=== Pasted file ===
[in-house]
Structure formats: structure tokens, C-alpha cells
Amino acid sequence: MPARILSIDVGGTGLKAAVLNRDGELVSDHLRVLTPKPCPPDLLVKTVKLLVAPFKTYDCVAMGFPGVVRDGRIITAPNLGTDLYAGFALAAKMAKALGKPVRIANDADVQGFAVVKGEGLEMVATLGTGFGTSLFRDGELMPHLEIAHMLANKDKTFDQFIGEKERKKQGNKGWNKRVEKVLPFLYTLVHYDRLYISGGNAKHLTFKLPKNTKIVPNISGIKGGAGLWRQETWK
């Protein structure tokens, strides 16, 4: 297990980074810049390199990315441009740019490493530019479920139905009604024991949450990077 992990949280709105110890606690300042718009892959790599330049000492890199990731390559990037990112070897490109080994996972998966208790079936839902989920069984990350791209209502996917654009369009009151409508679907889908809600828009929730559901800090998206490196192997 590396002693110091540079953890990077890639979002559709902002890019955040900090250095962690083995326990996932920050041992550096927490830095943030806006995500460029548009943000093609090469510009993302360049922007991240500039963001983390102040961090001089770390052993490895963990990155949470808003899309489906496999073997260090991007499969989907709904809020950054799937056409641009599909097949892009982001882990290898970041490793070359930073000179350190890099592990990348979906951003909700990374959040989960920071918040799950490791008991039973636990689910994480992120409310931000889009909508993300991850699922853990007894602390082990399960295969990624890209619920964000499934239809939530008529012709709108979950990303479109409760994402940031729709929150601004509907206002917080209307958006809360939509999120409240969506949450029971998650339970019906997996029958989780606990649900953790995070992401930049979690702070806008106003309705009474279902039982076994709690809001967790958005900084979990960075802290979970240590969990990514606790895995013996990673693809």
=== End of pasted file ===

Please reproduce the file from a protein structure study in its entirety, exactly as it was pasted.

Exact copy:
[in-house]
Structure formats: structure tokens, C-alpha cells
Amino acid sequence: MPARILSIDVGGTGLKAAVLNRDGELVSDHLRVLTPKPCPPDLLVKTVKLLVAPFKTYDCVAMGFPGVVRDGRIITAPNLGTDLYAGFALAAKMAKALGKPVRIANDADVQGFAVVKGEGLEMVATLGTGFGTSLFRDGELMPHLEIAHMLANKDKTFDQFIGEKERKKQGNKGWNKRVEKVLPFLYTLVHYDRLYISGGNAKHLTFKLPKNTKIVPNISGIKGGAGLWRQETWK
């Protein structure tokens, strides 16, 4: 297990980074810049390199990315441009740019490493530019479920139905009604024991949450990077 992990949280709105110890606690300042718009892959790599330049000492890199990731390559990037990112070897490109080994996972998966208790079936839902989920069984990350791209209502996917654009369009009151409508679907889908809600828009929730559901800090998206490196192997 590396002693110091540079953890990077890639979002559709902002890019955040900090250095962690083995326990996932920050041992550096927490830095943030806006995500460029548009943000093609090469510009993302360049922007991240500039963001983390102040961090001089770390052993490895963990990155949470808003899309489906496999073997260090991007499969989907709904809020950054799937056409641009599909097949892009982001882990290898970041490793070359930073000179350190890099592990990348979906951003909700990374959040989960920071918040799950490791008991039973636990689910994480992120409310931000889009909508993300991850699922853990007894602390082990399960295969990624890209619920964000499934239809939530008529012709709108979950990303479109409760994402940031729709929150601004509907206002917080209307958006809360939509999120409240969506949450029971998650339970019906997996029958989780606990649900953790995070992401930049979690702070806008106003309705009474279902039982076994709690809001967790958005900084979990960075802290979970240590969990990514606790895995013996990673693809």